Consider the shipbuilding industry, which plays a central role in making sense of this issue. The domestic shipping industry provides 52,140 maritime jobs and almost ten billion dollars to Florida’s economy, so there is a substantial economy generated from this industry. There is, however, also a sense of inequality between Floridians and Puerto Ricans which has been created by the Jones Act. The federal government should play an important role in mitigating inequality and upholding the idea laid out in the Constitution that “all men are created equal.” However, the biggest shipping industry unionthe American Maritime Officers Associationcontributed more than $550,000 to members of Congress during the 2016 election, so it is clear that political lobbying is a major factor in Puerto Rico’s destiny. With no representation in federal government, Puerto Rico cannot play the lobbying “game” and therefore is at an unfair disadvantage, indicating that not all United States citizens are equal. If all citizens of U.S. territories were treated equally, then Puerto Rico would have representation in federal government and would have equal opportunity to participate in political lobbying. This sense of inequality is best represented by what Carmen Yulín Cruz Soto, mayor of San Juan, recently said in an interview with Huffington Post: “it may be easy [to disregard us] because we’re a U.S. territory and a colony of the United States. But we are people dammit and I don’t care what the political status is.”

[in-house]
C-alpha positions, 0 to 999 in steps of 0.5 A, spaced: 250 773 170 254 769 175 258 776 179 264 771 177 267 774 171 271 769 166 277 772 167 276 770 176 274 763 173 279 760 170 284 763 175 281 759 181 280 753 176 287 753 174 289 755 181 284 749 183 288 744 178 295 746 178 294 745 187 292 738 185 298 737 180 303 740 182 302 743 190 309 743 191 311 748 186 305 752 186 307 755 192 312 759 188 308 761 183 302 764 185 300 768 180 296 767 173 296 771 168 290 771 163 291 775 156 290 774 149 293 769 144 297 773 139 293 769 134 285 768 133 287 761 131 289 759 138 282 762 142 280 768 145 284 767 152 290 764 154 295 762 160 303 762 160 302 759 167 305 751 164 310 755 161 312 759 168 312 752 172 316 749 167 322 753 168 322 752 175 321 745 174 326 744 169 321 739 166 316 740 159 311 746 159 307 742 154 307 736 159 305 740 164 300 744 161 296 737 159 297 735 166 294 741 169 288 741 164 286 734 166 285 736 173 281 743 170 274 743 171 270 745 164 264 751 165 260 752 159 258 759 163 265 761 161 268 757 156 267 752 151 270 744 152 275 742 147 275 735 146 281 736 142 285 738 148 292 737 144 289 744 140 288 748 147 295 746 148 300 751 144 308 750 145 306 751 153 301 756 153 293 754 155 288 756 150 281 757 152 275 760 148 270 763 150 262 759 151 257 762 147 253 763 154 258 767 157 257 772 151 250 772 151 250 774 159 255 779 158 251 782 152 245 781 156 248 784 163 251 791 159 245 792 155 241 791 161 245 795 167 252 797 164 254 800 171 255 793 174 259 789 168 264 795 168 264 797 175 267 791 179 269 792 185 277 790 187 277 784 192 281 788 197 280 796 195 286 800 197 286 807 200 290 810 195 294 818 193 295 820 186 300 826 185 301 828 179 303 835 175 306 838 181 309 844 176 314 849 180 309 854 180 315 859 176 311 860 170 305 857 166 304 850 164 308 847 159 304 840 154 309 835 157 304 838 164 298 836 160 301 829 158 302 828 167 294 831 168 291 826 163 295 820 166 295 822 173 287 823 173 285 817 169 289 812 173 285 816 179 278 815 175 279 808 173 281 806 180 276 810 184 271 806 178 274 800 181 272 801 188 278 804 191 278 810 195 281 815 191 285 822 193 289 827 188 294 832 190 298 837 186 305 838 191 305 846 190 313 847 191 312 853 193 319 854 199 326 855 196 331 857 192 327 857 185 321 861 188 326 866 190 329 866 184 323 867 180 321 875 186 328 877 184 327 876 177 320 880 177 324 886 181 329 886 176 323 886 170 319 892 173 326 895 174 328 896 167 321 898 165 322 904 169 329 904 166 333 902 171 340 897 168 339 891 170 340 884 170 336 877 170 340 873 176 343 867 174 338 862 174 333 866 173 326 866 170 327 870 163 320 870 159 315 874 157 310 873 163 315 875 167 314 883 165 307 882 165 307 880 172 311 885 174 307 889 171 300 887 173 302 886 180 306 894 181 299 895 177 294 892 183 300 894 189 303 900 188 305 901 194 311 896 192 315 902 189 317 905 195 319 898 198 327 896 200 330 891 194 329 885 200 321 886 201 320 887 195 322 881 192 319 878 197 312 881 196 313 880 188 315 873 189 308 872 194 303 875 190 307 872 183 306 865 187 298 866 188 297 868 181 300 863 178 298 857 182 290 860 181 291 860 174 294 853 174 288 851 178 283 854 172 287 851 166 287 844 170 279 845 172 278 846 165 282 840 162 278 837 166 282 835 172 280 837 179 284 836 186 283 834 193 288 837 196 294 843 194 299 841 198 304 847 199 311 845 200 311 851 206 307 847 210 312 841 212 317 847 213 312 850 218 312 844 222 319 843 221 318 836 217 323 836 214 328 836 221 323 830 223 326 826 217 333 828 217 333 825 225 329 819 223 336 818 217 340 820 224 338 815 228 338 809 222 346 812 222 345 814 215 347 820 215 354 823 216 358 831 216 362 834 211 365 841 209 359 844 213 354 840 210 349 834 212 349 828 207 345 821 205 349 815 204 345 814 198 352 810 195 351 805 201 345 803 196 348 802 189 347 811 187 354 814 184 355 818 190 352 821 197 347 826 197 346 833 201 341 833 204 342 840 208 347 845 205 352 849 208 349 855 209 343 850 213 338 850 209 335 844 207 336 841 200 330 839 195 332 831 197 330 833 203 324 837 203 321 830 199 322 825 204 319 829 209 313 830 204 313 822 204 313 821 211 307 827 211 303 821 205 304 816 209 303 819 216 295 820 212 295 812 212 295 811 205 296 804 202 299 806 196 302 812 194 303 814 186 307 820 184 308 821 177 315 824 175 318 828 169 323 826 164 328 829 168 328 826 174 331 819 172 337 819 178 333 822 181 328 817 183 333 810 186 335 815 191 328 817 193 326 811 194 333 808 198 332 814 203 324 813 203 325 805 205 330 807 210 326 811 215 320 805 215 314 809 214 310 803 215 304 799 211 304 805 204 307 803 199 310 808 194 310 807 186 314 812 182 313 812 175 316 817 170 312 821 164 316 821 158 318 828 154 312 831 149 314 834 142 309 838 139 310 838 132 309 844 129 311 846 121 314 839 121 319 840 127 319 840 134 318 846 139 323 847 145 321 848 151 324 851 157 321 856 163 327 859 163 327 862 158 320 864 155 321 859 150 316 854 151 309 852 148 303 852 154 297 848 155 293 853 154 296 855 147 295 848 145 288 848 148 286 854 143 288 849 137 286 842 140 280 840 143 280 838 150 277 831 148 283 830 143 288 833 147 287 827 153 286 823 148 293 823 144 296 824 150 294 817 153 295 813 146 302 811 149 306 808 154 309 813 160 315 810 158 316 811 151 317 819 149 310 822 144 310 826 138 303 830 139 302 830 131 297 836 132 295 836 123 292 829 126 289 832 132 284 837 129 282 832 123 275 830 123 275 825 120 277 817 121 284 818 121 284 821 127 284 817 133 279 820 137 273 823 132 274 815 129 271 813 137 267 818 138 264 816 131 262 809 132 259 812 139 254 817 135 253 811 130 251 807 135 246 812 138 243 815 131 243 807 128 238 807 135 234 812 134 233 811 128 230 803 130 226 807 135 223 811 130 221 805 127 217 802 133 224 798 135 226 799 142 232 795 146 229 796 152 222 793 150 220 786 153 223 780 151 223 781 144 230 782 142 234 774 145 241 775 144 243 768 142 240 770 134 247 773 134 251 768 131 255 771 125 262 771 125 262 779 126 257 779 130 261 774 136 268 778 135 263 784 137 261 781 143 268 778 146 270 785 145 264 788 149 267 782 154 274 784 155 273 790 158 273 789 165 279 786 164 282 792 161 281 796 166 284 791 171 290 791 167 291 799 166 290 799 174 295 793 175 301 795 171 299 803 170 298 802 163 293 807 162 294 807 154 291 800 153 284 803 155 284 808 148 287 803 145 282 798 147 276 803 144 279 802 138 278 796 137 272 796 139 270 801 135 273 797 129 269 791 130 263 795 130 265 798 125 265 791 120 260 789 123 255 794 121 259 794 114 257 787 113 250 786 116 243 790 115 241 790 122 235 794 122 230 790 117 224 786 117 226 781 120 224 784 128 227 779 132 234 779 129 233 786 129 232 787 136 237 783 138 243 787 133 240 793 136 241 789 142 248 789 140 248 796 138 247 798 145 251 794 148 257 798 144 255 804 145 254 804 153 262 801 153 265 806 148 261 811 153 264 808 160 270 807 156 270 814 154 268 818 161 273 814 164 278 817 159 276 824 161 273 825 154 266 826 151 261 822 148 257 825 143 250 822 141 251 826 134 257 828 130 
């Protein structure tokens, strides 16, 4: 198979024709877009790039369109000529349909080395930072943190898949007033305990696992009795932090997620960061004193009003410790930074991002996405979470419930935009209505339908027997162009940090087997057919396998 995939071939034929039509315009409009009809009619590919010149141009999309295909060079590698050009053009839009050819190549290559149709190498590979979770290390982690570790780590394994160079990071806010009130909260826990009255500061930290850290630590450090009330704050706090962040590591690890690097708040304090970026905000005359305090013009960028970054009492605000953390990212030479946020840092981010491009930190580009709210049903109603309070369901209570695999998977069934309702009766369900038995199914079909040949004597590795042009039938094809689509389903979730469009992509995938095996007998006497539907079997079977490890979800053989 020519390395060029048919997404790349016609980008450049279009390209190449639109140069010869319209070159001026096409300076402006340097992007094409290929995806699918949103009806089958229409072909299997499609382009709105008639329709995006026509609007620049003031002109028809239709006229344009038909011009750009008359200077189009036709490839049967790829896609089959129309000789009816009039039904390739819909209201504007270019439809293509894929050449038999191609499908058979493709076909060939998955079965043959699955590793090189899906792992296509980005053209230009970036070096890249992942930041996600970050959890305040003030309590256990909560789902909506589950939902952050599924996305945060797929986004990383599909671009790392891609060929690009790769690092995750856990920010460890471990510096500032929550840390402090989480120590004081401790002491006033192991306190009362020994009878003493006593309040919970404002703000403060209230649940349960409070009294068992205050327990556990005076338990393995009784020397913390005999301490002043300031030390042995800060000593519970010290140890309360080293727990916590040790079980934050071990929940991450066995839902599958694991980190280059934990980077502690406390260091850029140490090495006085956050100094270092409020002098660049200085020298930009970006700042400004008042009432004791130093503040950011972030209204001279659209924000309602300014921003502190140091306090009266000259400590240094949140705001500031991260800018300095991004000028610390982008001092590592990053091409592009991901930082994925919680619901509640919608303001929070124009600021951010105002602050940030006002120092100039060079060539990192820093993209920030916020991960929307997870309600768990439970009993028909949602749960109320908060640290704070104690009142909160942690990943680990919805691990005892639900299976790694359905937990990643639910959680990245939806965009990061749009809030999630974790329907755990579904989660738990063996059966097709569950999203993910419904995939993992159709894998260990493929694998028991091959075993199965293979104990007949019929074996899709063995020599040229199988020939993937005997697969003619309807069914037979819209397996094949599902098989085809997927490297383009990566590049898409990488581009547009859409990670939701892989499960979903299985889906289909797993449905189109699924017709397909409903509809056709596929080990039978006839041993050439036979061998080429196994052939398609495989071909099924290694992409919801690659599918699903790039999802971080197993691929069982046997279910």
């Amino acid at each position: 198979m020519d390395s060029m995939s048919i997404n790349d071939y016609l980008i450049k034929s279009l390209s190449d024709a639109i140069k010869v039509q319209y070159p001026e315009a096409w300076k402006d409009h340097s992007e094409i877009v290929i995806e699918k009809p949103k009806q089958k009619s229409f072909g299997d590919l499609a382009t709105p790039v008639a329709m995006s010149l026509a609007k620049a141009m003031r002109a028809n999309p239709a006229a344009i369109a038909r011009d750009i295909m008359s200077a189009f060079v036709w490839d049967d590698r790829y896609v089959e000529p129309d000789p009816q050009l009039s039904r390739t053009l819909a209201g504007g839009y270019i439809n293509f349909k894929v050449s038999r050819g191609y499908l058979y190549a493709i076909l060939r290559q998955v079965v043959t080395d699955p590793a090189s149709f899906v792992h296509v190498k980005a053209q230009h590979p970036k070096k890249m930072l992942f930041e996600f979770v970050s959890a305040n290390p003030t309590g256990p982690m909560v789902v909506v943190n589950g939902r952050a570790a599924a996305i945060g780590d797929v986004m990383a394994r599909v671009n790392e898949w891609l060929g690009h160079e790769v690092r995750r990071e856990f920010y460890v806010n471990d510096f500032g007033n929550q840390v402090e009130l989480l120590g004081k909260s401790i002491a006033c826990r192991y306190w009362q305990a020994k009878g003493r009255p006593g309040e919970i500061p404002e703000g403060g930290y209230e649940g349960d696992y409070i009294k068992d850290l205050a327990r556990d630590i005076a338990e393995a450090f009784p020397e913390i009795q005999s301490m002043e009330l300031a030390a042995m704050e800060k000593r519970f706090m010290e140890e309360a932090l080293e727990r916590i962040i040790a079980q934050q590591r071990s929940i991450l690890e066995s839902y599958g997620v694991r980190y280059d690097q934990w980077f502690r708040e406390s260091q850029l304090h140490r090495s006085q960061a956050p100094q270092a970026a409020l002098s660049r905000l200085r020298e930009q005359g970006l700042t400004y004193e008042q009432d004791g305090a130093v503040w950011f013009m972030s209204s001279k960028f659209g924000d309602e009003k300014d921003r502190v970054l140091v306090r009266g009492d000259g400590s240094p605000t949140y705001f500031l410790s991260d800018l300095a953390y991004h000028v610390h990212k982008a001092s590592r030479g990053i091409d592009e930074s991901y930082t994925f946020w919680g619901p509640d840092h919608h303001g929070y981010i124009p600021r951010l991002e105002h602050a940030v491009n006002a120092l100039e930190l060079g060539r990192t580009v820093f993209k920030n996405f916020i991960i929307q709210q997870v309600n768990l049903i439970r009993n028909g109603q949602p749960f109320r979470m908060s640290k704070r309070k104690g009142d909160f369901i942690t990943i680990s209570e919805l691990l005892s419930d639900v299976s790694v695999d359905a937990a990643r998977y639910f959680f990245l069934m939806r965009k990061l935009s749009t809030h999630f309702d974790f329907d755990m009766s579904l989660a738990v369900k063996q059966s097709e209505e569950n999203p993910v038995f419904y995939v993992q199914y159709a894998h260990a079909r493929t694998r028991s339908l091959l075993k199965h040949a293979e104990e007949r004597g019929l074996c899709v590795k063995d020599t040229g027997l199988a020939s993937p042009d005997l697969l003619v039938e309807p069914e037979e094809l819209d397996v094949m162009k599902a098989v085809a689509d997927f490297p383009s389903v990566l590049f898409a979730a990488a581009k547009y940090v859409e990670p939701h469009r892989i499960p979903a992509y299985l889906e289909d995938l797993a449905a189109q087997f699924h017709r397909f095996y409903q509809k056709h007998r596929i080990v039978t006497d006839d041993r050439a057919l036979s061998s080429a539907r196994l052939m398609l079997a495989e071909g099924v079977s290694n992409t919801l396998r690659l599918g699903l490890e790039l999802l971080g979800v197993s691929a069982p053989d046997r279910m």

Some irony can be found in the inequality explicit in this issue. Just over two centuries after the founding of the United States, partially in response to England’s monopoly on colonial trade and growing anger at the lack of colonial representation in parliament, the United States is essentially doing the same thing to Puerto Rico. As the events surrounding the recovery of Puerto Rico demonstrate, the Jones Act is doing more harm than good. It impedes the economic success of United States territories and is clear evidence of current American imperialism. In 1920, under the Jones Act, the United States gained control of Puerto Rico and, ever since, the Jones Act has legalized the economic exploitation of this U.S. territory. The combination of political control without representation and economic profiteering provide a textbook definition of imperialism, a definition that provoked outrage in European colonists and ultimately was a contributing factor to the creation of the United States. Unfortunately, the United States seems to have forgotten its roots, otherwise it would be more empathetic to the position Puerto Rico is in. As the Governor of Puerto Rico, Ricardo Rossello, reminds America in a recent NPR interview, “don’t forget that we’re U.S. citizens.”